Shear ‘Em

“Ramshackle Shack” is from Wade Mainer, who first recorded it in 1937.  Our version is inspired by the music Wade made later in his life when his accompanists were often musicians whose playing styles were hard to differentiate as either old-time or early days of bluegrass. In fact, they were neither and both! I love Gail’s and Margaret’s singing on this performance.

Ramshackle Shack

Smith McInnis’ Leather Britches

In 1985 the Cane Creek Cloggers asked me to fiddle for their performance at the Turkey Festival in the small town of Raeford in Hoke County. A sizable crowd had gathered to see the dancers perform on the outdoor stage erected for the event. As I played music for the routines, I noticed that an older, slightly built gentleman wearing a hat was watching me closely. I sensed at once that he was a musician, likely a fiddler, and when the performance ended I hurried offstage and steered through the crowd in his direction. He introduced himself as Smith McInnis and replied in the affirmative when I asked if he played the fiddle. When I handed him my instrument, he played a few notes of “Mississippi Sawyer” and I could tell immediately that he was an interesting musician. He invited me to visit him in his home, and I returned to Raeford in a few weeks. A friendship quickly developed, and I came to enjoy his wit and sense of fun as much as his fiddling.

Smith McInnis fiddled breakdowns and hornpipes at a quick pace that, nonetheless, featured fully developed melody lines. These qualities made his fiddling both exciting to hear and well suited for dancing. Smith was particularly adept at executing circular bowing and would combine bow pushes and pulls to bring interesting rhythmic embellishments to a tune, all the while maintaining a driving pulse. His rendition of Leather Britches shows all of these traits.

This video was made on January 10, 1987, as part of my documentation of North Carolina fiddlers. Videographer Nancy Kalow assisted with this project.

Peace Behind the Bridge

Etta Baker

Etta Baker (center), David Holt (left), Wayne Martin (right). Photo by Tim Duffy.

After collaborating with NC Arts Council colleague Lesley Willliams to produce the CD Etta Baker: One Dime Blues, I continued to visit Etta Baker at her home in Morganton to play and record her music.  The CD recording focused upon her guitar repertoire, but Etta had also played fiddle and banjo as a girl.  During my visits, she would often ask me to play the fiddle and she would pick up the banjo.  Margaret would add guitar when she was present, completing the string band.  This configuration stirred memories for Etta’s daughter, Dorothy, of times when she was young, listening to her grandfather, Boone Reid, play banjo with Etta on fiddle and Etta’s sister, Cora, on guitar.  As Etta approached 90 years old, when playing guitar required more strength than she could easily muster, she seemed to gravitate to the banjo.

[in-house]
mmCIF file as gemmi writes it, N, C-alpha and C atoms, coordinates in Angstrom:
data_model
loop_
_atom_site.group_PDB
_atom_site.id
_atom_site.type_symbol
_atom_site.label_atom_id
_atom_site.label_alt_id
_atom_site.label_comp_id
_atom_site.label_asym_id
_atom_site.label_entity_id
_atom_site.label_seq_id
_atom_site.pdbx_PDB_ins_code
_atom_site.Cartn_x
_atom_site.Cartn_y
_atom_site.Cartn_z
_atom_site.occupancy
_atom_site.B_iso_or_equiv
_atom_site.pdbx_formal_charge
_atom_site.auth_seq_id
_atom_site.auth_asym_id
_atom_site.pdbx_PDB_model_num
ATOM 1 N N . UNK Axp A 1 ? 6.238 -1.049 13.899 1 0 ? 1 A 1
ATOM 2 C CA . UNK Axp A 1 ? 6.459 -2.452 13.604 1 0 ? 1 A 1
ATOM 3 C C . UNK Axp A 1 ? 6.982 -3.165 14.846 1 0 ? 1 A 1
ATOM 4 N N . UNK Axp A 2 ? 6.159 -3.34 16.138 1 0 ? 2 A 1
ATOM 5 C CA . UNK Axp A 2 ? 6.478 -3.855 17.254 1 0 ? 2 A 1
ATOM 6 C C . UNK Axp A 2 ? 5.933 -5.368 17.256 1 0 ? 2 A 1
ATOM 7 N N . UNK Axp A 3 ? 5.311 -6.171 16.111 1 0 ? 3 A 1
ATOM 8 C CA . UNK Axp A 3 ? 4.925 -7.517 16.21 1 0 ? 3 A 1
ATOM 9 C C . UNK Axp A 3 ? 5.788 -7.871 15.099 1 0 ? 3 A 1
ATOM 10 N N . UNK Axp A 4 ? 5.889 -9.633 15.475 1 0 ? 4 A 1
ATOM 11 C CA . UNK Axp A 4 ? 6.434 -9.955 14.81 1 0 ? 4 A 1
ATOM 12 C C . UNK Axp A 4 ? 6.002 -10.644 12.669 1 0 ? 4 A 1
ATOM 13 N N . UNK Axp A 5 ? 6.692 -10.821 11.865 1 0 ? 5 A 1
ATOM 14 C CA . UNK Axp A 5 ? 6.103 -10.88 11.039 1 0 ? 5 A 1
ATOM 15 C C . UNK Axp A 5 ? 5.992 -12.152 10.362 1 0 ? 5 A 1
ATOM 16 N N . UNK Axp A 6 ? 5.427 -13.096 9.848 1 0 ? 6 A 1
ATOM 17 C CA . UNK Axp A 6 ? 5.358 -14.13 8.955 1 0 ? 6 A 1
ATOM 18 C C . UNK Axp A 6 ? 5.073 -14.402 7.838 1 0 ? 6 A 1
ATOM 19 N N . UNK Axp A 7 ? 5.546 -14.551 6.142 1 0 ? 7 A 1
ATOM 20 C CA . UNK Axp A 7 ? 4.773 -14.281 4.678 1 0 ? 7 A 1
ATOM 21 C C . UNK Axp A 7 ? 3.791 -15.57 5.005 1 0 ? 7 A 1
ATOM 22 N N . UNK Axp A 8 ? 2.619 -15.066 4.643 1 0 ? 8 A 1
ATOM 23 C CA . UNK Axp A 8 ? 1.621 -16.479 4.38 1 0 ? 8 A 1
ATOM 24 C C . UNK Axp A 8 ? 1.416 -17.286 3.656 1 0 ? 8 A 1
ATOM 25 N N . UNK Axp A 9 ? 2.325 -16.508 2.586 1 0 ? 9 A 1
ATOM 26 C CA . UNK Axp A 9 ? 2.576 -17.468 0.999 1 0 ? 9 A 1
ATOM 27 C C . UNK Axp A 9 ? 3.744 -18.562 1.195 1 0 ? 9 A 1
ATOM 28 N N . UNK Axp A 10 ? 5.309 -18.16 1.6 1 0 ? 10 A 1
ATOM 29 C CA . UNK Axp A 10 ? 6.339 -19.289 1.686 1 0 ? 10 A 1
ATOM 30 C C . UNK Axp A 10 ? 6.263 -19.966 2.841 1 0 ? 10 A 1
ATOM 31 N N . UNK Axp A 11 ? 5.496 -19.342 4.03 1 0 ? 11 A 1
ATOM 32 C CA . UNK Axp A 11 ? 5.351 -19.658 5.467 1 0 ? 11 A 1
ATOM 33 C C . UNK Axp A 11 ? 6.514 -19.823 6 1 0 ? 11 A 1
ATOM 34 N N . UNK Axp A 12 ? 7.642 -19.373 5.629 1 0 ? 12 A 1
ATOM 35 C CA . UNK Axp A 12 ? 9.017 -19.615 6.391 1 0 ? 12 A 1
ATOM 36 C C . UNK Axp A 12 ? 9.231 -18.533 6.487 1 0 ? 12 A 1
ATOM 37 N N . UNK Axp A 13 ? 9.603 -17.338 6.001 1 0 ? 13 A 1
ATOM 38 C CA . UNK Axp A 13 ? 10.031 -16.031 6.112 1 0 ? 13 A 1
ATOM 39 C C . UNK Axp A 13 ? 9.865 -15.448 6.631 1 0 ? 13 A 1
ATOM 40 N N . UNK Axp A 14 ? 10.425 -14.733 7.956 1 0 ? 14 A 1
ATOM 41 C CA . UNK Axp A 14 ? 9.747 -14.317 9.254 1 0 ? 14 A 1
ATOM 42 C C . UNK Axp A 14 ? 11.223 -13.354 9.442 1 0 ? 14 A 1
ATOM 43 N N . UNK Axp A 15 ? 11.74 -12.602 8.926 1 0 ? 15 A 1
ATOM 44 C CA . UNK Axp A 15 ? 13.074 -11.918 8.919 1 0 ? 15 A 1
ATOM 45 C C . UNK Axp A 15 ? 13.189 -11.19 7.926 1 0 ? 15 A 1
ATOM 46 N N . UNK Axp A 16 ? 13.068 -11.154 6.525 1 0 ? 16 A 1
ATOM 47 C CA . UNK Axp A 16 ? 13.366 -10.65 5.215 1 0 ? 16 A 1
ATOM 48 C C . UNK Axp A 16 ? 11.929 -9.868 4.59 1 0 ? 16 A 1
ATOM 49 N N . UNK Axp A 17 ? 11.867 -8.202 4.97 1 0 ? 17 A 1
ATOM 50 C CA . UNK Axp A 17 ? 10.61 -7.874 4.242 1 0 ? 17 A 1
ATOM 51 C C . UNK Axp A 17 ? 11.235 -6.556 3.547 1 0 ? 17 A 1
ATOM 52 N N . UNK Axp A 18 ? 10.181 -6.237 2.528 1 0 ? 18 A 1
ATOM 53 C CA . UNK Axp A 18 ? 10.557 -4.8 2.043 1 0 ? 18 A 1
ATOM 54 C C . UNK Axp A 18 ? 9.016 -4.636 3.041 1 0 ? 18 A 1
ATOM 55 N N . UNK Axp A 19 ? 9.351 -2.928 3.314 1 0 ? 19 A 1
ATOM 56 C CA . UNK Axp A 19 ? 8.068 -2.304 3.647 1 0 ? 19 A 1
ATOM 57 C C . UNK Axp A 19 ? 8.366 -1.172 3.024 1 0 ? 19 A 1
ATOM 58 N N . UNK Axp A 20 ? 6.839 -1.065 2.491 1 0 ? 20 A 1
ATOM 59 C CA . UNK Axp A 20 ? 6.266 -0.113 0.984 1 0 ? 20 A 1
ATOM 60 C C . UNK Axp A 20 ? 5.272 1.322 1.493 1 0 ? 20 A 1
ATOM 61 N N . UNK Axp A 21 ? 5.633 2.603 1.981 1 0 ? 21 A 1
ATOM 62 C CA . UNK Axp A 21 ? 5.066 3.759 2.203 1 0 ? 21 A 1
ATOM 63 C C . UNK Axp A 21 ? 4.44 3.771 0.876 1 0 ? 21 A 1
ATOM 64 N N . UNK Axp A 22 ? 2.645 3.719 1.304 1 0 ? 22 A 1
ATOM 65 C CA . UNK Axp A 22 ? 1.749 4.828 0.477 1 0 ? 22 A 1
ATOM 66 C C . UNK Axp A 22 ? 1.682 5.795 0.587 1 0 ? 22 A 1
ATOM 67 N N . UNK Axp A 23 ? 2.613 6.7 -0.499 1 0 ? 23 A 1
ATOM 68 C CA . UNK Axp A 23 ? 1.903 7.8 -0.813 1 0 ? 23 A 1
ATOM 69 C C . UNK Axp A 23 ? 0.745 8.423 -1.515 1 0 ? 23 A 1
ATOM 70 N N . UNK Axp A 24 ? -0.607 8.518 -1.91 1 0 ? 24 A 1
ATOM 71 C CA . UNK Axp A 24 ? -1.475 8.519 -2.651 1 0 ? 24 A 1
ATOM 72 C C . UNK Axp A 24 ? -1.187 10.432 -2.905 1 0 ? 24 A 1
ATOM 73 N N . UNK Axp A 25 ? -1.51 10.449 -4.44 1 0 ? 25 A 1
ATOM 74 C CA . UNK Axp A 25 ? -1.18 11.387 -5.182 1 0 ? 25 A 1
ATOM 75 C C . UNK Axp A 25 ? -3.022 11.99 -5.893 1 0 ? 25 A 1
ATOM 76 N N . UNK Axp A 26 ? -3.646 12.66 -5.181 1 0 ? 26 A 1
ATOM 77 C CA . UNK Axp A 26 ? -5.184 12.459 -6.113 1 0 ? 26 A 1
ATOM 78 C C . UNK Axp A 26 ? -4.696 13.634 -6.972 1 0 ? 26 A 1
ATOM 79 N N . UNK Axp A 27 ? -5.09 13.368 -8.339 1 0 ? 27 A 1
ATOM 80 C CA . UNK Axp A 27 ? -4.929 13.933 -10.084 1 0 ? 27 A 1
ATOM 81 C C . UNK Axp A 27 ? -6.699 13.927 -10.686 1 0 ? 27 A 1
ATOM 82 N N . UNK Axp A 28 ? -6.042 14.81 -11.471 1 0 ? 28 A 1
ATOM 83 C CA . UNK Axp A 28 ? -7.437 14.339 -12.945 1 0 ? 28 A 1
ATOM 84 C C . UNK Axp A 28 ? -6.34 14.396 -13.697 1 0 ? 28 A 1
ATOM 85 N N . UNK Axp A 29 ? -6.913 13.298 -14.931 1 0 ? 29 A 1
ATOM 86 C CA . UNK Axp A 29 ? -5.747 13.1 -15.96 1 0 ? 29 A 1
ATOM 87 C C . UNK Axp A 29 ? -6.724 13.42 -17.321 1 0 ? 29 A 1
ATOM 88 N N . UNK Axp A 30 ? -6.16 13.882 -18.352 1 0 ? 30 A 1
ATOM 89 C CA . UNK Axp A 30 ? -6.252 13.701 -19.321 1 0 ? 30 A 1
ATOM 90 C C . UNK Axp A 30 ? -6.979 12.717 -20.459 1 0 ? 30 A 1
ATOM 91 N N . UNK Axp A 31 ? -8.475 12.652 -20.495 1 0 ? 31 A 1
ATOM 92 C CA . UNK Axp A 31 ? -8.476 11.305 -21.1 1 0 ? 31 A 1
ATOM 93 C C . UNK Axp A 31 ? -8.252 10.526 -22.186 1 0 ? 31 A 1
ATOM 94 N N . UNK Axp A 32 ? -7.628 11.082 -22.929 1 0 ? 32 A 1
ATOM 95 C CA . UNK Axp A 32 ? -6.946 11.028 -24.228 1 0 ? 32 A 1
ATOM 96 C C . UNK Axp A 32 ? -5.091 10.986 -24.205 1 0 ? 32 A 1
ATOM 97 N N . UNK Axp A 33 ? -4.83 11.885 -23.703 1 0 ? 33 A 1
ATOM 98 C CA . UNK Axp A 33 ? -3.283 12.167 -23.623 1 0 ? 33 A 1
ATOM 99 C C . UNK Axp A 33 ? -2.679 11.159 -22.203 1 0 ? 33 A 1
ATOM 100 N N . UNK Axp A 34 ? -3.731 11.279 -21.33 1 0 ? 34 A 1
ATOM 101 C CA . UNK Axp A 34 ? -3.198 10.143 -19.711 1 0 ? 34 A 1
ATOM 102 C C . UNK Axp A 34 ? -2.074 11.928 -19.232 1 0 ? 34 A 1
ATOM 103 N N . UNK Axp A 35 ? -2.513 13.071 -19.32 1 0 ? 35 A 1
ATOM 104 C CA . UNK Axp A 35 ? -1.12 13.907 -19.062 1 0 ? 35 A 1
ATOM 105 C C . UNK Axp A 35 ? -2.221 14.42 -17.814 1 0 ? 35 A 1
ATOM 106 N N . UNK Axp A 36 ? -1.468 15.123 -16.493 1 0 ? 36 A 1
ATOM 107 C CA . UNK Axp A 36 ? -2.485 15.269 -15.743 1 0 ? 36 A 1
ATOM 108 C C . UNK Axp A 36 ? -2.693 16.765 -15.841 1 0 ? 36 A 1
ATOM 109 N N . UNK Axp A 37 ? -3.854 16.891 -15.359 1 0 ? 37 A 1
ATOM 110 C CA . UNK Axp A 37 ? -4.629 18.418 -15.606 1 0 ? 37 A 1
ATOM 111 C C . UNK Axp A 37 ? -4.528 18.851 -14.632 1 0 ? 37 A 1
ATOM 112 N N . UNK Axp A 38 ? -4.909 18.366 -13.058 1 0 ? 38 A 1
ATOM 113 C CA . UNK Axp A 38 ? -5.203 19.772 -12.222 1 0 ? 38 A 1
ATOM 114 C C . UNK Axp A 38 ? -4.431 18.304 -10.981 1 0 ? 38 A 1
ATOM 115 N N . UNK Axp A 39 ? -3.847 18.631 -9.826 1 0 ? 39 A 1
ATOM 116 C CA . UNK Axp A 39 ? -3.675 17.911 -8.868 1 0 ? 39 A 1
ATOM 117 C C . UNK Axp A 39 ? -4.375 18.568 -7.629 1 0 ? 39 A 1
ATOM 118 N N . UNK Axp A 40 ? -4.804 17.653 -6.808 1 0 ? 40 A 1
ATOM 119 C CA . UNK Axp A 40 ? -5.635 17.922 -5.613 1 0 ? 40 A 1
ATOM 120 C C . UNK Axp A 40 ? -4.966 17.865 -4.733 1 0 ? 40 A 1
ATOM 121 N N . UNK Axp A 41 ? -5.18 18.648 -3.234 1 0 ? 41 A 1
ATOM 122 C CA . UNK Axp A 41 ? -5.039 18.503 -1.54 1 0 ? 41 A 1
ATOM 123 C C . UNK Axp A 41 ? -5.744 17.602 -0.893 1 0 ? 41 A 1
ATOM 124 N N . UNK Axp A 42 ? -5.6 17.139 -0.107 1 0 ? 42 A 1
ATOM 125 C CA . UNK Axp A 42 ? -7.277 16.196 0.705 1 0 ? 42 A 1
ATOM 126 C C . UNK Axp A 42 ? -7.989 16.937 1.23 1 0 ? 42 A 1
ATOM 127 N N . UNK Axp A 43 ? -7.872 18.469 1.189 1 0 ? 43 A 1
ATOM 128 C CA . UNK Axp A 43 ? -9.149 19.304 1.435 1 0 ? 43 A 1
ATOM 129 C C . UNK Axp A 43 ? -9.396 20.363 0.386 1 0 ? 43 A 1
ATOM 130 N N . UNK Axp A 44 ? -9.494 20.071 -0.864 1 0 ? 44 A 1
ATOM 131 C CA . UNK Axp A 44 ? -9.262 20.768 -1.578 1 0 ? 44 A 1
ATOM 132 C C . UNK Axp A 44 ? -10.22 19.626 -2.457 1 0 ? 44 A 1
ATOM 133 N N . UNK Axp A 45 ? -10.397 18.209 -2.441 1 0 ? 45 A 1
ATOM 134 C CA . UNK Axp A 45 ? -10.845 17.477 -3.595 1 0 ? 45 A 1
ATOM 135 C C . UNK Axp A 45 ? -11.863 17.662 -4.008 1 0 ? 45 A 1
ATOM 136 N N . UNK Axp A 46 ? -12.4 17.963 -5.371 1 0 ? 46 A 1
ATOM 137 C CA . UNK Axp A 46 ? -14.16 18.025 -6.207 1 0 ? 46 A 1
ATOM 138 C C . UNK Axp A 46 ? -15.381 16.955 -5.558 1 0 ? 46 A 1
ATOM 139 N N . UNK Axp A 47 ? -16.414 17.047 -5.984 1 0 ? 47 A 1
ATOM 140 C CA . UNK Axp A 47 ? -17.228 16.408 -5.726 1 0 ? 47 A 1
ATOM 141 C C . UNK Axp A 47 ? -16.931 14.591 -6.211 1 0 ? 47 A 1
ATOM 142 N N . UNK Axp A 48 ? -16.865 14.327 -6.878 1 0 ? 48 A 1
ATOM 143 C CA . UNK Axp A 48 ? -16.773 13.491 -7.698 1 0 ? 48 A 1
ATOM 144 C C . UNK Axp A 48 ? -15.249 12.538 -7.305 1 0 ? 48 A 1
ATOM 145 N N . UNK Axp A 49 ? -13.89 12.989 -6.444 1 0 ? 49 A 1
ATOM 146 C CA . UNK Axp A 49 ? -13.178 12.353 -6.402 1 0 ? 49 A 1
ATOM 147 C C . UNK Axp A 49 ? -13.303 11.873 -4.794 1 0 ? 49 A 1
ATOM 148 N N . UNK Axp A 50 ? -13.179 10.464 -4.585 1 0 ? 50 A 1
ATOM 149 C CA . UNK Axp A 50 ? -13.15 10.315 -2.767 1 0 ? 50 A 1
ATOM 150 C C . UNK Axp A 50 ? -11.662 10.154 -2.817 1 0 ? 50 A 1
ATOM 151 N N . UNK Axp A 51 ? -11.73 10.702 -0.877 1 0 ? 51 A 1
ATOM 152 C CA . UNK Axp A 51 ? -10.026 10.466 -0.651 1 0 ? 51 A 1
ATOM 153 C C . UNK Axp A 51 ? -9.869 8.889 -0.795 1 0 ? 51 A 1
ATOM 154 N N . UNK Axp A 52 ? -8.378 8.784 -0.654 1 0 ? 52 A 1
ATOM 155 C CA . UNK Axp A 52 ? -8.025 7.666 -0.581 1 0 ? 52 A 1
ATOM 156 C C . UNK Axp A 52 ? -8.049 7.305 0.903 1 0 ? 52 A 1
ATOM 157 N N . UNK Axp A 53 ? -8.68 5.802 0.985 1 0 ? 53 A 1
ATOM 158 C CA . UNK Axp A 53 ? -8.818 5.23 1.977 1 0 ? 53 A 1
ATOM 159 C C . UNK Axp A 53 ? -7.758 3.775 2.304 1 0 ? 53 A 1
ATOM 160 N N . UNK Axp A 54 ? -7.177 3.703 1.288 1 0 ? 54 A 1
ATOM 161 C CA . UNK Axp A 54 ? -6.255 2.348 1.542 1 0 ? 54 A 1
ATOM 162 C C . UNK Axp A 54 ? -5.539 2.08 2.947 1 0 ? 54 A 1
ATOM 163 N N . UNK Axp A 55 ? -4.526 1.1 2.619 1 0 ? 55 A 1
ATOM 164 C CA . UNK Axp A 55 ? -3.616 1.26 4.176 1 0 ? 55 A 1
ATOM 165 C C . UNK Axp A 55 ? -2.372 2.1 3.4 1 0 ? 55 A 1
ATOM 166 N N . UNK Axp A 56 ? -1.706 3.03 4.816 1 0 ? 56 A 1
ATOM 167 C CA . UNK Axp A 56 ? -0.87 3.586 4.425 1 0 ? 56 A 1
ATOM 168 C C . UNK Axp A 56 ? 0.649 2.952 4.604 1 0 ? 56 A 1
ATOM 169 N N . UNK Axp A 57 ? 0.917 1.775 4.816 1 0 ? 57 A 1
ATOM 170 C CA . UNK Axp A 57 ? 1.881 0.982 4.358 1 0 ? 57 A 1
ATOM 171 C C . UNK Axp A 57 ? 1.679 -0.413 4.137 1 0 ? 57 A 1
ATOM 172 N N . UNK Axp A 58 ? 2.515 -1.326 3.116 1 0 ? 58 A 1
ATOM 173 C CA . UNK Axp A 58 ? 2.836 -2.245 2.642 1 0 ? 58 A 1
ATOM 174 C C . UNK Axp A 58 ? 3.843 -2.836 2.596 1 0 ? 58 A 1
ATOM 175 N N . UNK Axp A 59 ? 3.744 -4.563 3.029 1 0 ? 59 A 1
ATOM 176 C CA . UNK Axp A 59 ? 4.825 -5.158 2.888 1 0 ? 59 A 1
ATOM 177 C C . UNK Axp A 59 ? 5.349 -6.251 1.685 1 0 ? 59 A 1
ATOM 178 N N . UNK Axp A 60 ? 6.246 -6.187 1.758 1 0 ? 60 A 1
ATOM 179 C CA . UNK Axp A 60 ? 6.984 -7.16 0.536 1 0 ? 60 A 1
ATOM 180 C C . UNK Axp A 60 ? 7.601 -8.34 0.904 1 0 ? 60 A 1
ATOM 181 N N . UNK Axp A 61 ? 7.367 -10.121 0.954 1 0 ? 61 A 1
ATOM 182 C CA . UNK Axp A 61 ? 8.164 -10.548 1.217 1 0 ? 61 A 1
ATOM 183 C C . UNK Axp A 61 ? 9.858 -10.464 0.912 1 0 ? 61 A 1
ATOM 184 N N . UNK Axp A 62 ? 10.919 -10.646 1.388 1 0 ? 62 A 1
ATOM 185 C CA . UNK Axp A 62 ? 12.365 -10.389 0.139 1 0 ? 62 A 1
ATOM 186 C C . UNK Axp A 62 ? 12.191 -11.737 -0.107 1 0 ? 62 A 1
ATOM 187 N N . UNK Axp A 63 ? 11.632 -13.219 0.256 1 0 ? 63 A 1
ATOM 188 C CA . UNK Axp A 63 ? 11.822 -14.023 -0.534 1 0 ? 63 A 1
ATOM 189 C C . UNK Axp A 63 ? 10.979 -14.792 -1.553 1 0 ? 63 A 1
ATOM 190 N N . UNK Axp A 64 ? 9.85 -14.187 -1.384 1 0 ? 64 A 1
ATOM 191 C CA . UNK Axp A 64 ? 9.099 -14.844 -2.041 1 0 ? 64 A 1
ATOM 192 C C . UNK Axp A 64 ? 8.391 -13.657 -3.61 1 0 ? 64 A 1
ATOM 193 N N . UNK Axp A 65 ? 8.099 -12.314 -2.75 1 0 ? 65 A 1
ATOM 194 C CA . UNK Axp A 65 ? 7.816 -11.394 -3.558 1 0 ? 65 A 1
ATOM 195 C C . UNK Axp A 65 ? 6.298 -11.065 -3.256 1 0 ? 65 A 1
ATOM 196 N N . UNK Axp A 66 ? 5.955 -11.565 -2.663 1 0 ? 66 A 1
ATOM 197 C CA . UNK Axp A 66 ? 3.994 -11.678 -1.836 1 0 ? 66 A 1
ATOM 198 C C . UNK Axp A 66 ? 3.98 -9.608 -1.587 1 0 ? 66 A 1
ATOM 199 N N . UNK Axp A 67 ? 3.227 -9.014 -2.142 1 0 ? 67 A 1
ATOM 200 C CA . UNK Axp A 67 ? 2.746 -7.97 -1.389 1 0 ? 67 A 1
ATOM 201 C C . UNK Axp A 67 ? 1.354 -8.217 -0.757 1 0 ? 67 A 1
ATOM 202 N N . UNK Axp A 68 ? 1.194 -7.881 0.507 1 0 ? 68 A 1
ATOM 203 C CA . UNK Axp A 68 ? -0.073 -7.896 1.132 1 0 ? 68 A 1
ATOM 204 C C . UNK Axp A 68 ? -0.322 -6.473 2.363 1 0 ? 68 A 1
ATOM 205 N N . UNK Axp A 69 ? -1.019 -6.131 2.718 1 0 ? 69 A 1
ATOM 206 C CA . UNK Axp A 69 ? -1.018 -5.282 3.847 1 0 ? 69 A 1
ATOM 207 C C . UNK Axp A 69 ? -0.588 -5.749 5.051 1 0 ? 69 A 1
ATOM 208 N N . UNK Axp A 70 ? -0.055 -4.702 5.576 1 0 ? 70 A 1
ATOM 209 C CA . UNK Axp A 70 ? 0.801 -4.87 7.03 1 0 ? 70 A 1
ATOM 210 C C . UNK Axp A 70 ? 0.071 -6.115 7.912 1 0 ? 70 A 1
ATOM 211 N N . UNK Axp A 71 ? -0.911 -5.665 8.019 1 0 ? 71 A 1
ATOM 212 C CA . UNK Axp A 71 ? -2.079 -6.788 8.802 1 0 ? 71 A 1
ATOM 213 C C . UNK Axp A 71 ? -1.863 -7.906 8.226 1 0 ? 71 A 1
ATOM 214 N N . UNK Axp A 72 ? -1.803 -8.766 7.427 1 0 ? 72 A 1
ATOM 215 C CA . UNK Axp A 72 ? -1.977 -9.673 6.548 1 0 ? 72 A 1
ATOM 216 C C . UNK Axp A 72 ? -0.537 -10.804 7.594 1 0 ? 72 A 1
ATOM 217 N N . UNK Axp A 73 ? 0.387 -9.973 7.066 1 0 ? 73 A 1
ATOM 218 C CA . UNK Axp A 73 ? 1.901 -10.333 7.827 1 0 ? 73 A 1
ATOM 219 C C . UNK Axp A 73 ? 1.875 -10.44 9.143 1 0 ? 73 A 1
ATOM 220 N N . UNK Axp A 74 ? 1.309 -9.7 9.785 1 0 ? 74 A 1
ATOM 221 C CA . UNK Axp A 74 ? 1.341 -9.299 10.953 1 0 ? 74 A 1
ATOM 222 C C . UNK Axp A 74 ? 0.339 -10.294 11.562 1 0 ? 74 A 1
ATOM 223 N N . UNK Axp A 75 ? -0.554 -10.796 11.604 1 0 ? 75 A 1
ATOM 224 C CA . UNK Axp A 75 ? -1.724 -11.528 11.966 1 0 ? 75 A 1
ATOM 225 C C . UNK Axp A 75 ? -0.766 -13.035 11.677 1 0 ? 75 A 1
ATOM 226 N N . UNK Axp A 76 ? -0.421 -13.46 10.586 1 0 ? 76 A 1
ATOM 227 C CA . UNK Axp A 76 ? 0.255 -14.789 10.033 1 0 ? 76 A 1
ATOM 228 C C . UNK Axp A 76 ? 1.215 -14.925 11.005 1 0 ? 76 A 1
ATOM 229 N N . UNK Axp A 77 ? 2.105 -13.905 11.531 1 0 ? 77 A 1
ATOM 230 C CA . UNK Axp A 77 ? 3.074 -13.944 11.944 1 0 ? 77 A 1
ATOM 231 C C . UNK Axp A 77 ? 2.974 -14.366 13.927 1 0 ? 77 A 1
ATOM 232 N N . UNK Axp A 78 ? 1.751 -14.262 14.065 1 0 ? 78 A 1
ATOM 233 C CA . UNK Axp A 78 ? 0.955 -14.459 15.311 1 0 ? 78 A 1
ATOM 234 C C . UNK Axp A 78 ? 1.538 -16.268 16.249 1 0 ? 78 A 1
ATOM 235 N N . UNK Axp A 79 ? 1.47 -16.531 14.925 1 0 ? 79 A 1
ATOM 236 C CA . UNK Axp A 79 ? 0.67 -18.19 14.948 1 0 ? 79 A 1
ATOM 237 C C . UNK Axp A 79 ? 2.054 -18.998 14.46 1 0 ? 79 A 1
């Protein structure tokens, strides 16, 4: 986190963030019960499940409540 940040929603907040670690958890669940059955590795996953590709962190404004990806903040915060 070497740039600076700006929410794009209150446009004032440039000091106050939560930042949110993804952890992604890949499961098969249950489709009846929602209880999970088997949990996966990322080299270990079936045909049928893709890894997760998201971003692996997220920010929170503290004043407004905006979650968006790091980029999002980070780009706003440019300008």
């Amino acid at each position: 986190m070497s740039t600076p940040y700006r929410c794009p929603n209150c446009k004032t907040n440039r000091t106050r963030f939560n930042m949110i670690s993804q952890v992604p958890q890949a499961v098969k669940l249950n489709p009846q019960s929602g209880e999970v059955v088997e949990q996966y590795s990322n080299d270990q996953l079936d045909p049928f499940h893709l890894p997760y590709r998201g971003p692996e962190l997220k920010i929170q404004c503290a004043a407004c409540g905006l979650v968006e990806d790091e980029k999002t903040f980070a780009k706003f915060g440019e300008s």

One unusual tune that we love, “Peace Behind the Bridge,” came back to Etta after she’d been playing banjo for a while.  She recalled hearing it played by the Crisp family, her neighbors in the John’s River community of Caldwell County, who hosted music gatherings when she was growing up.  I created the fiddle part and tried to integrate the slides that I heard Etta play on the banjo.  The piece has a distinctive rhythm, and Etta liked to recall her father dancing to it.  He was known as a fine dancer, whose steps, such as “sifting sand,” followed the bended notes in the tune.

Thanks to Tim Duffy, the founder of Music Maker Relief Foundation for permission to use this recording of Etta on banjo and Wayne on fiddle. Tim released this performance on Etta Baker: Banjo in 2003.


Lauchlin Shaw and A.C. Overton

Mississippi Sawyer, Lauchlin Shaw, A.C. Overton, Wayne Martin, 1990.

A good friend of old-time music and a student of life throughout his own life, Tom Hargrove took this video of Lauchlin Shaw, A.C. Overton and Wayne at the 1990 Raleigh Fiddlers’ Convention. This sterling rendition of “Mississippi Sawyer” features Lauchlin Shaw’s propulsive fiddling and A.C. Overton’s powerful two-fingered banjo picking.

Sponsored by PineCone, the convention itself was the result of Tom’s research on the original Raleigh convention, held at Pullen Park from 1904 to 1914. One of the bright features of the event were concerts by older fiddlers and banjo players from the Piedmont of NC who had learned their music in the early decades of the twentieth century but who were still quite active.